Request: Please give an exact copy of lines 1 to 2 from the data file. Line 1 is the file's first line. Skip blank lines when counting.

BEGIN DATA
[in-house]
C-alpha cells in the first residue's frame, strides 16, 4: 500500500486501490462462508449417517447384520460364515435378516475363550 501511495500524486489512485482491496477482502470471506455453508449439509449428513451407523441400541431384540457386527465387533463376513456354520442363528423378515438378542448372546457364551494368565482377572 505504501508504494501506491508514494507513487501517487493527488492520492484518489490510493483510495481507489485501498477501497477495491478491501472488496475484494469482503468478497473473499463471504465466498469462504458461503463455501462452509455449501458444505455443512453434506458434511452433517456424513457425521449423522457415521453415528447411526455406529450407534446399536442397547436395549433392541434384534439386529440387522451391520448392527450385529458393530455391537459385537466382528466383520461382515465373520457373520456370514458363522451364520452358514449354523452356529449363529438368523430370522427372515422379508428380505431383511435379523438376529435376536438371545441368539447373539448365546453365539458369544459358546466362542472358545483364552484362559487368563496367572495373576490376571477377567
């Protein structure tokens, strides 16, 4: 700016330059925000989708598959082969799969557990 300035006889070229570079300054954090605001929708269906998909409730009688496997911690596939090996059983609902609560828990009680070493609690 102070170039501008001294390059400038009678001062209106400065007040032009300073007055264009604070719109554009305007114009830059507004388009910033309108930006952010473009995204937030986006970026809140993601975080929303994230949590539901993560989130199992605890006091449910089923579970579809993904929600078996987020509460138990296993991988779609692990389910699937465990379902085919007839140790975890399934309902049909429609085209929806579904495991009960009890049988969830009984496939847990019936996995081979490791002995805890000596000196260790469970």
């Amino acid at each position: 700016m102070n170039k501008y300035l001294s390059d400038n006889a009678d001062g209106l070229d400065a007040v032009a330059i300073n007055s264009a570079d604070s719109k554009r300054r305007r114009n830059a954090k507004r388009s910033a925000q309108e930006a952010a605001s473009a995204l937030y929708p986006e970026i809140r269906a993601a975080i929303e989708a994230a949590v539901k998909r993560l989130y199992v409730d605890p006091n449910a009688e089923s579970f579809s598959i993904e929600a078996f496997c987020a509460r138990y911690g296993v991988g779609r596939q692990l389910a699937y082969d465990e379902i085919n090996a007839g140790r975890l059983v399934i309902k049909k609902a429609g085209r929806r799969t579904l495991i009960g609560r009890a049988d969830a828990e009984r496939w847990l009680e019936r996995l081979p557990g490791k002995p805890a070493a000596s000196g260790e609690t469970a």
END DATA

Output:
[in-house]
C-alpha cells in the first residue's frame, strides 16, 4: 500500500486501490462462508449417517447384520460364515435378516475363550 501511495500524486489512485482491496477482502470471506455453508449439509449428513451407523441400541431384540457386527465387533463376513456354520442363528423378515438378542448372546457364551494368565482377572 505504501508504494501506491508514494507513487501517487493527488492520492484518489490510493483510495481507489485501498477501497477495491478491501472488496475484494469482503468478497473473499463471504465466498469462504458461503463455501462452509455449501458444505455443512453434506458434511452433517456424513457425521449423522457415521453415528447411526455406529450407534446399536442397547436395549433392541434384534439386529440387522451391520448392527450385529458393530455391537459385537466382528466383520461382515465373520457373520456370514458363522451364520452358514449354523452356529449363529438368523430370522427372515422379508428380505431383511435379523438376529435376536438371545441368539447373539448365546453365539458369544459358546466362542472358545483364552484362559487368563496367572495373576490376571477377567